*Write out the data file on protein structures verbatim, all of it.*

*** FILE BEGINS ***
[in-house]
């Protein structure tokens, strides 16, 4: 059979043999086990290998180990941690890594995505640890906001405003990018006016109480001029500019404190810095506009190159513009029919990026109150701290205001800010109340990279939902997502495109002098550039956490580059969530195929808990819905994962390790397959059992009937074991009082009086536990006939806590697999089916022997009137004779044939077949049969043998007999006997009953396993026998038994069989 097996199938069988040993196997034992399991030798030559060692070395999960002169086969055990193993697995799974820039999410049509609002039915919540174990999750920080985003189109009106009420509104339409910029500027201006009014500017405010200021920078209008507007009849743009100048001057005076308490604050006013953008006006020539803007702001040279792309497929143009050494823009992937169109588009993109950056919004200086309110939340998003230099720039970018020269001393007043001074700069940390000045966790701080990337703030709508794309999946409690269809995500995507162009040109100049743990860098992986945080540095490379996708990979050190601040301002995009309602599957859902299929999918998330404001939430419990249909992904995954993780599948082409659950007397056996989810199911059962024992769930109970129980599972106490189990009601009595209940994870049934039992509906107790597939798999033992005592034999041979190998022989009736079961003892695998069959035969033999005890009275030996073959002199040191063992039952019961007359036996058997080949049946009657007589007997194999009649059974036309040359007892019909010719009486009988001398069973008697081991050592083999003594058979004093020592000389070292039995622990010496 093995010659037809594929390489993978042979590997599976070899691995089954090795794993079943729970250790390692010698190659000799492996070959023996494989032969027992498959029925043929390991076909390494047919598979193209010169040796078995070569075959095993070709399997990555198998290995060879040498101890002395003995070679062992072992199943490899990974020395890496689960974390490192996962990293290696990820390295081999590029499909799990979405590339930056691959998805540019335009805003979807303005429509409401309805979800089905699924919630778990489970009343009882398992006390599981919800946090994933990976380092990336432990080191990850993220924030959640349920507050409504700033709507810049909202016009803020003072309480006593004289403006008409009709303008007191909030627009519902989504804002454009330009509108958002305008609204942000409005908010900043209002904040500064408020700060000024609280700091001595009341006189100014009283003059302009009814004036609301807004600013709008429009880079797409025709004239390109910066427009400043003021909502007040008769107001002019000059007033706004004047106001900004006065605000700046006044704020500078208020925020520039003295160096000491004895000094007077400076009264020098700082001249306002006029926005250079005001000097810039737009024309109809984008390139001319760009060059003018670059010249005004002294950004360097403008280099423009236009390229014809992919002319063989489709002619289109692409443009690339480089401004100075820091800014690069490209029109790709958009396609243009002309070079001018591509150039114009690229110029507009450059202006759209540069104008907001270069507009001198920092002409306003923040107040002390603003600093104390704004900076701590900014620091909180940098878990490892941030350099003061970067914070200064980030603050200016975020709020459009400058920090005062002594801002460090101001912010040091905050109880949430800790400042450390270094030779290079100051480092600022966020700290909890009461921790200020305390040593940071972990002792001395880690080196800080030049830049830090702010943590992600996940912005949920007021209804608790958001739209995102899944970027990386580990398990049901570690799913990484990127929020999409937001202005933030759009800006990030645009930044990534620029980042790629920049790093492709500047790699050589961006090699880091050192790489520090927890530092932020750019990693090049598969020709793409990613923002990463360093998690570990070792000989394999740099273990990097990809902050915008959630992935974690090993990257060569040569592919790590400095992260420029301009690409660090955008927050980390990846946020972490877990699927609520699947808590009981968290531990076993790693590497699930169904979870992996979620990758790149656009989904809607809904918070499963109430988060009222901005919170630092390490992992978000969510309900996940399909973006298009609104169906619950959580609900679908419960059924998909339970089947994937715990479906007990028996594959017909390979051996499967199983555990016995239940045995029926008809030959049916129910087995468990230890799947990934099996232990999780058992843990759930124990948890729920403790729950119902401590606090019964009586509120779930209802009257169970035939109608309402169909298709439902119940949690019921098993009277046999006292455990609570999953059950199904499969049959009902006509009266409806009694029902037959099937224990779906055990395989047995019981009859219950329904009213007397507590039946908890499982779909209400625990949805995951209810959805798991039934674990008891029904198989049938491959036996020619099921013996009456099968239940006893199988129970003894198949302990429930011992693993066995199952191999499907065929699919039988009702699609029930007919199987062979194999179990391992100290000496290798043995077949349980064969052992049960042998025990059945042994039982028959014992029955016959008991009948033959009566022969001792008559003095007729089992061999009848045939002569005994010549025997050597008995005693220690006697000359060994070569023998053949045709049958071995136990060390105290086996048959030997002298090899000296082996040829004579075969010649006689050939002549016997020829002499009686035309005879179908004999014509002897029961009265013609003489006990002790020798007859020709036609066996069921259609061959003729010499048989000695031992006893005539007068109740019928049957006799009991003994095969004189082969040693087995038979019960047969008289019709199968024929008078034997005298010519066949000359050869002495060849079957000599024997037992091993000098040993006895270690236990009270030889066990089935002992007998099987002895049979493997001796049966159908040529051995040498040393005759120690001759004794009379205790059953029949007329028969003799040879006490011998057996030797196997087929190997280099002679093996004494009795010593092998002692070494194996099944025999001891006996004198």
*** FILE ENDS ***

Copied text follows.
[in-house]
């Protein structure tokens, strides 16, 4: 059979043999086990290998180990941690890594995505640890906001405003990018006016109480001029500019404190810095506009190159513009029919990026109150701290205001800010109340990279939902997502495109002098550039956490580059969530195929808990819905994962390790397959059992009937074991009082009086536990006939806590697999089916022997009137004779044939077949049969043998007999006997009953396993026998038994069989 097996199938069988040993196997034992399991030798030559060692070395999960002169086969055990193993697995799974820039999410049509609002039915919540174990999750920080985003189109009106009420509104339409910029500027201006009014500017405010200021920078209008507007009849743009100048001057005076308490604050006013953008006006020539803007702001040279792309497929143009050494823009992937169109588009993109950056919004200086309110939340998003230099720039970018020269001393007043001074700069940390000045966790701080990337703030709508794309999946409690269809995500995507162009040109100049743990860098992986945080540095490379996708990979050190601040301002995009309602599957859902299929999918998330404001939430419990249909992904995954993780599948082409659950007397056996989810199911059962024992769930109970129980599972106490189990009601009595209940994870049934039992509906107790597939798999033992005592034999041979190998022989009736079961003892695998069959035969033999005890009275030996073959002199040191063992039952019961007359036996058997080949049946009657007589007997194999009649059974036309040359007892019909010719009486009988001398069973008697081991050592083999003594058979004093020592000389070292039995622990010496 093995010659037809594929390489993978042979590997599976070899691995089954090795794993079943729970250790390692010698190659000799492996070959023996494989032969027992498959029925043929390991076909390494047919598979193209010169040796078995070569075959095993070709399997990555198998290995060879040498101890002395003995070679062992072992199943490899990974020395890496689960974390490192996962990293290696990820390295081999590029499909799990979405590339930056691959998805540019335009805003979807303005429509409401309805979800089905699924919630778990489970009343009882398992006390599981919800946090994933990976380092990336432990080191990850993220924030959640349920507050409504700033709507810049909202016009803020003072309480006593004289403006008409009709303008007191909030627009519902989504804002454009330009509108958002305008609204942000409005908010900043209002904040500064408020700060000024609280700091001595009341006189100014009283003059302009009814004036609301807004600013709008429009880079797409025709004239390109910066427009400043003021909502007040008769107001002019000059007033706004004047106001900004006065605000700046006044704020500078208020925020520039003295160096000491004895000094007077400076009264020098700082001249306002006029926005250079005001000097810039737009024309109809984008390139001319760009060059003018670059010249005004002294950004360097403008280099423009236009390229014809992919002319063989489709002619289109692409443009690339480089401004100075820091800014690069490209029109790709958009396609243009002309070079001018591509150039114009690229110029507009450059202006759209540069104008907001270069507009001198920092002409306003923040107040002390603003600093104390704004900076701590900014620091909180940098878990490892941030350099003061970067914070200064980030603050200016975020709020459009400058920090005062002594801002460090101001912010040091905050109880949430800790400042450390270094030779290079100051480092600022966020700290909890009461921790200020305390040593940071972990002792001395880690080196800080030049830049830090702010943590992600996940912005949920007021209804608790958001739209995102899944970027990386580990398990049901570690799913990484990127929020999409937001202005933030759009800006990030645009930044990534620029980042790629920049790093492709500047790699050589961006090699880091050192790489520090927890530092932020750019990693090049598969020709793409990613923002990463360093998690570990070792000989394999740099273990990097990809902050915008959630992935974690090993990257060569040569592919790590400095992260420029301009690409660090955008927050980390990846946020972490877990699927609520699947808590009981968290531990076993790693590497699930169904979870992996979620990758790149656009989904809607809904918070499963109430988060009222901005919170630092390490992992978000969510309900996940399909973006298009609104169906619950959580609900679908419960059924998909339970089947994937715990479906007990028996594959017909390979051996499967199983555990016995239940045995029926008809030959049916129910087995468990230890799947990934099996232990999780058992843990759930124990948890729920403790729950119902401590606090019964009586509120779930209802009257169970035939109608309402169909298709439902119940949690019921098993009277046999006292455990609570999953059950199904499969049959009902006509009266409806009694029902037959099937224990779906055990395989047995019981009859219950329904009213007397507590039946908890499982779909209400625990949805995951209810959805798991039934674990008891029904198989049938491959036996020619099921013996009456099968239940006893199988129970003894198949302990429930011992693993066995199952191999499907065929699919039988009702699609029930007919199987062979194999179990391992100290000496290798043995077949349980064969052992049960042998025990059945042994039982028959014992029955016959008991009948033959009566022969001792008559003095007729089992061999009848045939002569005994010549025997050597008995005693220690006697000359060994070569023998053949045709049958071995136990060390105290086996048959030997002298090899000296082996040829004579075969010649006689050939002549016997020829002499009686035309005879179908004999014509002897029961009265013609003489006990002790020798007859020709036609066996069921259609061959003729010499048989000695031992006893005539007068109740019928049957006799009991003994095969004189082969040693087995038979019960047969008289019709199968024929008078034997005298010519066949000359050869002495060849079957000599024997037992091993000098040993006895270690236990009270030889066990089935002992007998099987002895049979493997001796049966159908040529051995040498040393005759120690001759004794009379205790059953029949007329028969003799040879006490011998057996030797196997087929190997280099002679093996004494009795010593092998002692070494194996099944025999001891006996004198």